Sacred Valley

This time I decided to do a tour to the archeological sites in the Sacred Valley. The distances were longer and there were no buses straight to the sights. We left Cuzco already late, about 9:30am. In the way to Pisaq we stopped in a handcraft market in a small village. It was a very touristy, the typical place made for the “gringos” spend their money.

In Pisaq, every Tuesday, Thursday and Sunday there is a open market. It is divided in two parts; one of handcraft, to the tourists; and the other of food, more towards the local people. We walked a little in the market and went to the archeological site.

The site is a few kilometers up the hill. It is surrounded by agricultural terraces, theses were used specially to cultivate corn. It was also used to the production of Chicha (typical drink with hallucinogen power drank in rituals). The terraces have a good irrigation system to be able to cultivate corn at high altitudes and cold. They also plant potatoes and quinua, these don’t need special care. Quinua is very common in the region; they call it “Inca rice”. It can be eaten in any restaurant, usually served in soup. Pisaq, according to our guide, means Partridge. There are two theories about what was the construction. One it was a fort were the local people would shelter in case of a military threat. Another, it was a temple, a place for ceremony. It has a temple architecture with well designed construction and ritual baths.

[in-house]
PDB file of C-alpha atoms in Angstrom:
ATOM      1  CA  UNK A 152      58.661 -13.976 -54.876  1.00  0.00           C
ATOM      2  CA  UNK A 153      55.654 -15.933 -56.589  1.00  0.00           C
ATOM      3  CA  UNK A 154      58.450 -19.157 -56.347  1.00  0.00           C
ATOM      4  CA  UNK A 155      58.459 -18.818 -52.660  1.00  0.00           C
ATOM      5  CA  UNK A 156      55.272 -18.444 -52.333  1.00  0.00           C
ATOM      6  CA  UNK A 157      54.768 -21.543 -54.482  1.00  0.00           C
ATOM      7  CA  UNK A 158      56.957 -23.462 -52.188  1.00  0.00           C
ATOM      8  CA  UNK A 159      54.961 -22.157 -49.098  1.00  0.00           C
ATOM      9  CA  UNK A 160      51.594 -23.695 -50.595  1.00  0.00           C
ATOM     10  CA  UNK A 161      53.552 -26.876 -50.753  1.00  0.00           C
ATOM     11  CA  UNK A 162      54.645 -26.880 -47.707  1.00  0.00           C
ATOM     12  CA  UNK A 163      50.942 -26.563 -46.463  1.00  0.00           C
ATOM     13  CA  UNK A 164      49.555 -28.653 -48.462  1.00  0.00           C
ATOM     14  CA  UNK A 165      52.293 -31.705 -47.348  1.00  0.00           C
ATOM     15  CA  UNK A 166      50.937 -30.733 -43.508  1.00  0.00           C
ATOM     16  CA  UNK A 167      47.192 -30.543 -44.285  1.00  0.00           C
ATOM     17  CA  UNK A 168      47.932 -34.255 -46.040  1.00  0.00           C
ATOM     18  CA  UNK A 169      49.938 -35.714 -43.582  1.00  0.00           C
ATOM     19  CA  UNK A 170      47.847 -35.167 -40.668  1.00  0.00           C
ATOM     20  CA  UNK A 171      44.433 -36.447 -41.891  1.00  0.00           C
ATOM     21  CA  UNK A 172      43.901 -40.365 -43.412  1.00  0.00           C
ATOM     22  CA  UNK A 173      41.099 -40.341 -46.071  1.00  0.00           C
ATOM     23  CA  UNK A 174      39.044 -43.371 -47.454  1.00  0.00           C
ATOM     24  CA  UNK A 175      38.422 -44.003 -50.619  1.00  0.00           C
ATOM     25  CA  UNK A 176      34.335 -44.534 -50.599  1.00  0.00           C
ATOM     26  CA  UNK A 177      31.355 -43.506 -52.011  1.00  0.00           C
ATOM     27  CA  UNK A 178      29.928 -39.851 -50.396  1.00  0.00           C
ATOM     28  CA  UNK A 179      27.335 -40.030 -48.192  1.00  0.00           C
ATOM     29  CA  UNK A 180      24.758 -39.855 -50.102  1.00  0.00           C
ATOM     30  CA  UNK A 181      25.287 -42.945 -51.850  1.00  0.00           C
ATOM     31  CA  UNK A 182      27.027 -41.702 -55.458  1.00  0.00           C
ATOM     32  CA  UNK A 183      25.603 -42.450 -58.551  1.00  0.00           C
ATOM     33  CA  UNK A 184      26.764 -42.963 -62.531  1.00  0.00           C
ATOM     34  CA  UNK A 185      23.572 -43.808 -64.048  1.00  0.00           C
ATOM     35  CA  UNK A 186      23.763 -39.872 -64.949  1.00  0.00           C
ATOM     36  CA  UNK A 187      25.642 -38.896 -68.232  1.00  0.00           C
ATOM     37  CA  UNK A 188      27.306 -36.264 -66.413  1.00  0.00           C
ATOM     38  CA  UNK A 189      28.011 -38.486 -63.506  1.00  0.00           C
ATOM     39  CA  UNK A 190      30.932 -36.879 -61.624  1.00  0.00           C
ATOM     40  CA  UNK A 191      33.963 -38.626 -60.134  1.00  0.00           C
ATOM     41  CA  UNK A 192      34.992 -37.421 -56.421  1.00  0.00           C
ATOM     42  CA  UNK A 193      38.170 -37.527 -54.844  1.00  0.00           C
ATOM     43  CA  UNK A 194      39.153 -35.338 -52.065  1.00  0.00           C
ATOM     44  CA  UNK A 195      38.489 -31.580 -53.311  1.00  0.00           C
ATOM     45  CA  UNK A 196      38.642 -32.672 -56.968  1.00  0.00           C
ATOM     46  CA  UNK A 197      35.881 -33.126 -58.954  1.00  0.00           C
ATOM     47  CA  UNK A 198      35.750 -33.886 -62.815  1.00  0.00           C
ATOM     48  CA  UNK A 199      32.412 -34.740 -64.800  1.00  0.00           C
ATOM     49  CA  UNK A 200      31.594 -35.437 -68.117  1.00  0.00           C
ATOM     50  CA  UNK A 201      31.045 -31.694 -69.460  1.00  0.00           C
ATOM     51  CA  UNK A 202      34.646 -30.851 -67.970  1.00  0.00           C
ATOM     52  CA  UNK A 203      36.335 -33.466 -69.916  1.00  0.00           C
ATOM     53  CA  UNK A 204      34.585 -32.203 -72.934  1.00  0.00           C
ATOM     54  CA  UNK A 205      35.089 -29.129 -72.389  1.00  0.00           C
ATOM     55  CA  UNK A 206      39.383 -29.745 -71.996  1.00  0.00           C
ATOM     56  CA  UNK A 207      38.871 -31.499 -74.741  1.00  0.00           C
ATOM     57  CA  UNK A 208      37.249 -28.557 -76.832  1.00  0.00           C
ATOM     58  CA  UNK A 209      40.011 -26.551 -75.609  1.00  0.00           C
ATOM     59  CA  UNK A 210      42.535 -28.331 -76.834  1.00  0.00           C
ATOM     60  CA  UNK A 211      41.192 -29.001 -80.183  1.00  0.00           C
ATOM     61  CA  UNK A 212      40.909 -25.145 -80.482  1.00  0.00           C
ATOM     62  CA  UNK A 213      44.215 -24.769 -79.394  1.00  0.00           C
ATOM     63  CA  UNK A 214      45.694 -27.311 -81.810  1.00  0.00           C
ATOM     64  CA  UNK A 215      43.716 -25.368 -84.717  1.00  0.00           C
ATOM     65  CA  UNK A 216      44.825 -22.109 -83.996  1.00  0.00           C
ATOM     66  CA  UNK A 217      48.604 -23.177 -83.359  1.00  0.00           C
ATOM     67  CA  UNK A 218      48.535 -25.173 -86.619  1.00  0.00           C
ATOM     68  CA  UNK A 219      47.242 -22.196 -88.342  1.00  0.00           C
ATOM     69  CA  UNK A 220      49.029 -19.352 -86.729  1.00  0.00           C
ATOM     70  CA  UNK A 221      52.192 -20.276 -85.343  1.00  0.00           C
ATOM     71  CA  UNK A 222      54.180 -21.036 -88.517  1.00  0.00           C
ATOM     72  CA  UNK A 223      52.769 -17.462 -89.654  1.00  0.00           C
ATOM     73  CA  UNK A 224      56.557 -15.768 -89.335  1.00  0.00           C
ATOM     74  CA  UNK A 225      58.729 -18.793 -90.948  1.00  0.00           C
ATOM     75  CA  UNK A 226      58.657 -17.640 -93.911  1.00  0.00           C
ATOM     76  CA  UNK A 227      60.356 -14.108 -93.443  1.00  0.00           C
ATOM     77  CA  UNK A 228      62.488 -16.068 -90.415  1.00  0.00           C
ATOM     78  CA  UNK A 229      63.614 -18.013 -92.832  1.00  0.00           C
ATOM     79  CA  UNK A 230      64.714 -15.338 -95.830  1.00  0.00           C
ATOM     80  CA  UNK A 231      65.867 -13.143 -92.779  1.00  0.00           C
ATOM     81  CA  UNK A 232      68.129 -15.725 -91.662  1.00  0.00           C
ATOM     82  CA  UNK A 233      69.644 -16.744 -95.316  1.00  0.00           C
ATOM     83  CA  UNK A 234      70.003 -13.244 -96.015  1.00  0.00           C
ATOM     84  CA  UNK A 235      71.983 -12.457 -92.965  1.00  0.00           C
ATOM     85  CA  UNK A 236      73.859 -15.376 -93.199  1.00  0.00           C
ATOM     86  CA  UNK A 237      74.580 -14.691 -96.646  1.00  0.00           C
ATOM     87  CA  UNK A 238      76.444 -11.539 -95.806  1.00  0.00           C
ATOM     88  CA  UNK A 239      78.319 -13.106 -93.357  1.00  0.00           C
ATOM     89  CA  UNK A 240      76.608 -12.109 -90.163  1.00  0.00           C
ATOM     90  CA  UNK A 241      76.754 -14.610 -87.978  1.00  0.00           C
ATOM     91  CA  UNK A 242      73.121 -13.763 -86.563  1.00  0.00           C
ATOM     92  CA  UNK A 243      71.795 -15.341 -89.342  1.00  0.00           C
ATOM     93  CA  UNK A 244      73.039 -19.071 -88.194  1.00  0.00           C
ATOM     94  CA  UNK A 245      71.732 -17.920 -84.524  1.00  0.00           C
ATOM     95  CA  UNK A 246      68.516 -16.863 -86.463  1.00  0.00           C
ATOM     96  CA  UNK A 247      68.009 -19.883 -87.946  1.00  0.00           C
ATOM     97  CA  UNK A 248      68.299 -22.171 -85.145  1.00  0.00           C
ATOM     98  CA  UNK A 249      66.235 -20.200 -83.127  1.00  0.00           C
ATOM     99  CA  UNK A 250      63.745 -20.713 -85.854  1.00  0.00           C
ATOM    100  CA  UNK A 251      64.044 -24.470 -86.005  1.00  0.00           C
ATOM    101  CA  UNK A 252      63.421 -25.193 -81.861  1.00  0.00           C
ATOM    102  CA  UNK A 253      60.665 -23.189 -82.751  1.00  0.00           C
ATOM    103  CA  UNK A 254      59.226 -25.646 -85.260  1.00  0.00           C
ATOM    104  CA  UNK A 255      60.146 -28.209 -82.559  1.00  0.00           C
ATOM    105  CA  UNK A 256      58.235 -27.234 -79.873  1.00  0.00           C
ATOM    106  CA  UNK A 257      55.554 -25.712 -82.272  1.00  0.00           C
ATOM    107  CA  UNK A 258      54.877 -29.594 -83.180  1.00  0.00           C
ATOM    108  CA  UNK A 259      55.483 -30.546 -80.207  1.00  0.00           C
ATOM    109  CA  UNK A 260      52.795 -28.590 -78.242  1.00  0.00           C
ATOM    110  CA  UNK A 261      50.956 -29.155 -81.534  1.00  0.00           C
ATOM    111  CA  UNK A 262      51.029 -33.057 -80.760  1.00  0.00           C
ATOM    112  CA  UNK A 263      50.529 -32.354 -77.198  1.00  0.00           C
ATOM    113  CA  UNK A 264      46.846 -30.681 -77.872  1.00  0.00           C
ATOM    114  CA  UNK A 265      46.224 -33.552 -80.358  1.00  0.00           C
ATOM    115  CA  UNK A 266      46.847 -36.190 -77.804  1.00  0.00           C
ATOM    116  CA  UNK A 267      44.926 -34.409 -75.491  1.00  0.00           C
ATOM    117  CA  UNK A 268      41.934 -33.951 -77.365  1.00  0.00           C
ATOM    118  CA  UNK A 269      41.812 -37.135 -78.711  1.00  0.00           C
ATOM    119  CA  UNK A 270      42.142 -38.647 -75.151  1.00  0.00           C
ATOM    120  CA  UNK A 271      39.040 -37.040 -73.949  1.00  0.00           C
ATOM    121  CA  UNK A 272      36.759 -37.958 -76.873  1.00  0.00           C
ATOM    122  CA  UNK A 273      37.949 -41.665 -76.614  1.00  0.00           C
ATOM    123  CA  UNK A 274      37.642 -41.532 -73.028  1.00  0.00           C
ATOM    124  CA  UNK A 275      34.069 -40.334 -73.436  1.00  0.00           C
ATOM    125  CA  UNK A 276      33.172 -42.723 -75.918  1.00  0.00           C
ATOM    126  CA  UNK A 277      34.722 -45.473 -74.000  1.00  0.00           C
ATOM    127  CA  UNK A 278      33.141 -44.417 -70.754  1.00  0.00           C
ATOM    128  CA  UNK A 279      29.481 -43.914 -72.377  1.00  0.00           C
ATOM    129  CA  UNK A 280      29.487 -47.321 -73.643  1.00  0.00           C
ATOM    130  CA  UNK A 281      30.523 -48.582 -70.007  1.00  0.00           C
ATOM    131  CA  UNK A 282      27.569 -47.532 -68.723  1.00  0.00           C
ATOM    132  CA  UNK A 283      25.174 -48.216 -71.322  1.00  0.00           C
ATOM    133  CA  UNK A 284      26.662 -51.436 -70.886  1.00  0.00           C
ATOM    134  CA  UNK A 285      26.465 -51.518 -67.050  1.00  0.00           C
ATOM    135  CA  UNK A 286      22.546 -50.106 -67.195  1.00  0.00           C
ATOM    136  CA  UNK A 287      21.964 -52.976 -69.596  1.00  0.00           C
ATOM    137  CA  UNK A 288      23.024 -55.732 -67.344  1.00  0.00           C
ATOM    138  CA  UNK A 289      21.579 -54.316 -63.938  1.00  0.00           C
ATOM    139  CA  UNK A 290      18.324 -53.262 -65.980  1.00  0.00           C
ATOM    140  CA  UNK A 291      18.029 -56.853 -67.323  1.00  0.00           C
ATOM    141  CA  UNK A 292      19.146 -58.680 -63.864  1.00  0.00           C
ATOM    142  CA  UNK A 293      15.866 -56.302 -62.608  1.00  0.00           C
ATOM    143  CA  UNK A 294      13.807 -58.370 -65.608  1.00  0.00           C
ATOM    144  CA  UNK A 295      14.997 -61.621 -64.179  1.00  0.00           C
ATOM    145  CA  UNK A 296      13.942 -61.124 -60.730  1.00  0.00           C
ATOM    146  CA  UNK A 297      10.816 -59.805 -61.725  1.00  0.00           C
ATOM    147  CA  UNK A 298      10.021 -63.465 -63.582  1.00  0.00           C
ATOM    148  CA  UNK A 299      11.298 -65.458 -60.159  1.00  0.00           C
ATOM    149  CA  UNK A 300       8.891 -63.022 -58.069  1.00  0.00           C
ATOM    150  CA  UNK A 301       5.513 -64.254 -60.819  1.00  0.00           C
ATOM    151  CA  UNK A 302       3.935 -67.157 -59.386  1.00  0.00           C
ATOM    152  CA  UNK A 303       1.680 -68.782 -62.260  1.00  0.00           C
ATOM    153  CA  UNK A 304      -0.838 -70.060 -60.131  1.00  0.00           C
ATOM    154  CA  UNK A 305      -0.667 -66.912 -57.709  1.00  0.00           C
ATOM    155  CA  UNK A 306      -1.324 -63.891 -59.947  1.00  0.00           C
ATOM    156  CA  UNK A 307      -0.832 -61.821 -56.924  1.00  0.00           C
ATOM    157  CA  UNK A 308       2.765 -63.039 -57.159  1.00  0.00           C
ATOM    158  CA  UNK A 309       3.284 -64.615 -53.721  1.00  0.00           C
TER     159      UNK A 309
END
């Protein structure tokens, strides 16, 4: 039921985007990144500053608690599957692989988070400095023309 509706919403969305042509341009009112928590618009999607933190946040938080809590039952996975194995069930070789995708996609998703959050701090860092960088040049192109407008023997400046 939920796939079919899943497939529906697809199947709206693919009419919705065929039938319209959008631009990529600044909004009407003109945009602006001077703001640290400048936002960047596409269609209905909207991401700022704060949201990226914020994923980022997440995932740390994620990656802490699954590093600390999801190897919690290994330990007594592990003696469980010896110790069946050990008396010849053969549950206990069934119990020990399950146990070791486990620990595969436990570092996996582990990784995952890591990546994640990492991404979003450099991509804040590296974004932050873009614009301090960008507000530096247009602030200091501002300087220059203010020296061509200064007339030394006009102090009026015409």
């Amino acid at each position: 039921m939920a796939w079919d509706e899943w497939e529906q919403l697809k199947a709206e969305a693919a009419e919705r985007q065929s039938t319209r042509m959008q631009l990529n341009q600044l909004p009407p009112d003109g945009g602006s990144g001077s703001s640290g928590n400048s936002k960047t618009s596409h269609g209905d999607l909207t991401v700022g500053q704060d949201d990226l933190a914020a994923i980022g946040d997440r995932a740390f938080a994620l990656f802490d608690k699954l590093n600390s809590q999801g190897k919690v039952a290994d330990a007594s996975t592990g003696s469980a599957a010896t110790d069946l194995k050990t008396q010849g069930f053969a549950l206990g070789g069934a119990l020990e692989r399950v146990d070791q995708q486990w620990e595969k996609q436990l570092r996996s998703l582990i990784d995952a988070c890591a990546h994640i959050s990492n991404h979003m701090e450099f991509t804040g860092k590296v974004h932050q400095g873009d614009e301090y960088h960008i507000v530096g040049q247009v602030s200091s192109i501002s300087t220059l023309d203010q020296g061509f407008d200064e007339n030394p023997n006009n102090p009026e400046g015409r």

From there we went to Urubamba, where we had lunch. It was a self-service restaurant with local food. The food was good and there was a good chocolate cake for desert.

Then we visited Ollantaytambo, the place I liked the most in the trip. The view from the bottom is impressive; an enormous stairway made with stones goes up the hill. The name comes from Ollantay, a famous Inca warrior, and Tambo, refers to a place for resting or to the tribes from the region. Ollantaytambo was the only place were the Incas could win a battle from the Spaniards. Maco Inca refuge here. They say when the Spanish, that didn’t know the region, led by Henando Pizarro, came to capture the Inca, had been defeated by the indigenous people and the steep terrace. The Spaniard came back some time later, more prepared and won the battle with the indigenous. The stones from Ollantaytambo were brought from a place 6km away from there. It is hard to imagine how they construct all this. It is believed to be a temple, even though the Spanish called a fort.

In the evening we went to Chinchero. We walked to the Plaza de Armas were there was a handcraft market. It is totally toward the tourists. As it was dark and cold, it was hard to see the local construction.

The day was wonderful, but could be three. It was too much stuff to see and little time to assimilate everything. I would like to be able to spend at least two day in Ollantaytambo.

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